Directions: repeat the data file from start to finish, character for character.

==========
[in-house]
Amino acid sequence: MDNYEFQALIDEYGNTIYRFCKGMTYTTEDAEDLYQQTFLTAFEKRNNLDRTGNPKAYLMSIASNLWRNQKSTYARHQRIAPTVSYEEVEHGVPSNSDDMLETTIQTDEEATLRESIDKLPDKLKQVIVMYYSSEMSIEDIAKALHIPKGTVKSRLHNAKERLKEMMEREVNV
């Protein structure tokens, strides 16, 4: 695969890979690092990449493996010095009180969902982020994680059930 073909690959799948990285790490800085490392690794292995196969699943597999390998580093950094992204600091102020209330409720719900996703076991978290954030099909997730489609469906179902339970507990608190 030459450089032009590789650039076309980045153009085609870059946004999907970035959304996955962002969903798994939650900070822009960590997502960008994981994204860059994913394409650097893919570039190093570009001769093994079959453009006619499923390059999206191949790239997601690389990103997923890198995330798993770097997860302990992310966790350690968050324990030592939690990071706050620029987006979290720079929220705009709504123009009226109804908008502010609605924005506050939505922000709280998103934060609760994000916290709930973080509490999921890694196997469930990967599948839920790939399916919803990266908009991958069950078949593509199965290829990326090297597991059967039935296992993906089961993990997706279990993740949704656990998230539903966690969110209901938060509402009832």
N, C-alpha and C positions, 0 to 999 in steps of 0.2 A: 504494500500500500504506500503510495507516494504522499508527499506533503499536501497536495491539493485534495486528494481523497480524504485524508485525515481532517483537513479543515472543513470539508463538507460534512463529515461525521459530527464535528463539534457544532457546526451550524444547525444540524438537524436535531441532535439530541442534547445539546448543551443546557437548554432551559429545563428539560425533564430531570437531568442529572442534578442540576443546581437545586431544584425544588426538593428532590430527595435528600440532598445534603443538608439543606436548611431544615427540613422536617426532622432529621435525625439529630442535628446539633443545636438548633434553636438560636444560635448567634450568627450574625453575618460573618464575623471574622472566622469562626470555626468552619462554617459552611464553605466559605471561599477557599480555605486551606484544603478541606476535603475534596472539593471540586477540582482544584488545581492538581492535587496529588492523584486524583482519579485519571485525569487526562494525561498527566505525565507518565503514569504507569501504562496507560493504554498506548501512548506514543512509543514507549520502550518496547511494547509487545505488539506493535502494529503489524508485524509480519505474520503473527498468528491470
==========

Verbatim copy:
[in-house]
Amino acid sequence: MDNYEFQALIDEYGNTIYRFCKGMTYTTEDAEDLYQQTFLTAFEKRNNLDRTGNPKAYLMSIASNLWRNQKSTYARHQRIAPTVSYEEVEHGVPSNSDDMLETTIQTDEEATLRESIDKLPDKLKQVIVMYYSSEMSIEDIAKALHIPKGTVKSRLHNAKERLKEMMEREVNV
């Protein structure tokens, strides 16, 4: 695969890979690092990449493996010095009180969902982020994680059930 073909690959799948990285790490800085490392690794292995196969699943597999390998580093950094992204600091102020209330409720719900996703076991978290954030099909997730489609469906179902339970507990608190 030459450089032009590789650039076309980045153009085609870059946004999907970035959304996955962002969903798994939650900070822009960590997502960008994981994204860059994913394409650097893919570039190093570009001769093994079959453009006619499923390059999206191949790239997601690389990103997923890198995330798993770097997860302990992310966790350690968050324990030592939690990071706050620029987006979290720079929220705009709504123009009226109804908008502010609605924005506050939505922000709280998103934060609760994000916290709930973080509490999921890694196997469930990967599948839920790939399916919803990266908009991958069950078949593509199965290829990326090297597991059967039935296992993906089961993990997706279990993740949704656990998230539903966690969110209901938060509402009832």
N, C-alpha and C positions, 0 to 999 in steps of 0.2 A: 504494500500500500504506500503510495507516494504522499508527499506533503499536501497536495491539493485534495486528494481523497480524504485524508485525515481532517483537513479543515472543513470539508463538507460534512463529515461525521459530527464535528463539534457544532457546526451550524444547525444540524438537524436535531441532535439530541442534547445539546448543551443546557437548554432551559429545563428539560425533564430531570437531568442529572442534578442540576443546581437545586431544584425544588426538593428532590430527595435528600440532598445534603443538608439543606436548611431544615427540613422536617426532622432529621435525625439529630442535628446539633443545636438548633434553636438560636444560635448567634450568627450574625453575618460573618464575623471574622472566622469562626470555626468552619462554617459552611464553605466559605471561599477557599480555605486551606484544603478541606476535603475534596472539593471540586477540582482544584488545581492538581492535587496529588492523584486524583482519579485519571485525569487526562494525561498527566505525565507518565503514569504507569501504562496507560493504554498506548501512548506514543512509543514507549520502550518496547511494547509487545505488539506493535502494529503489524508485524509480519505474520503473527498468528491470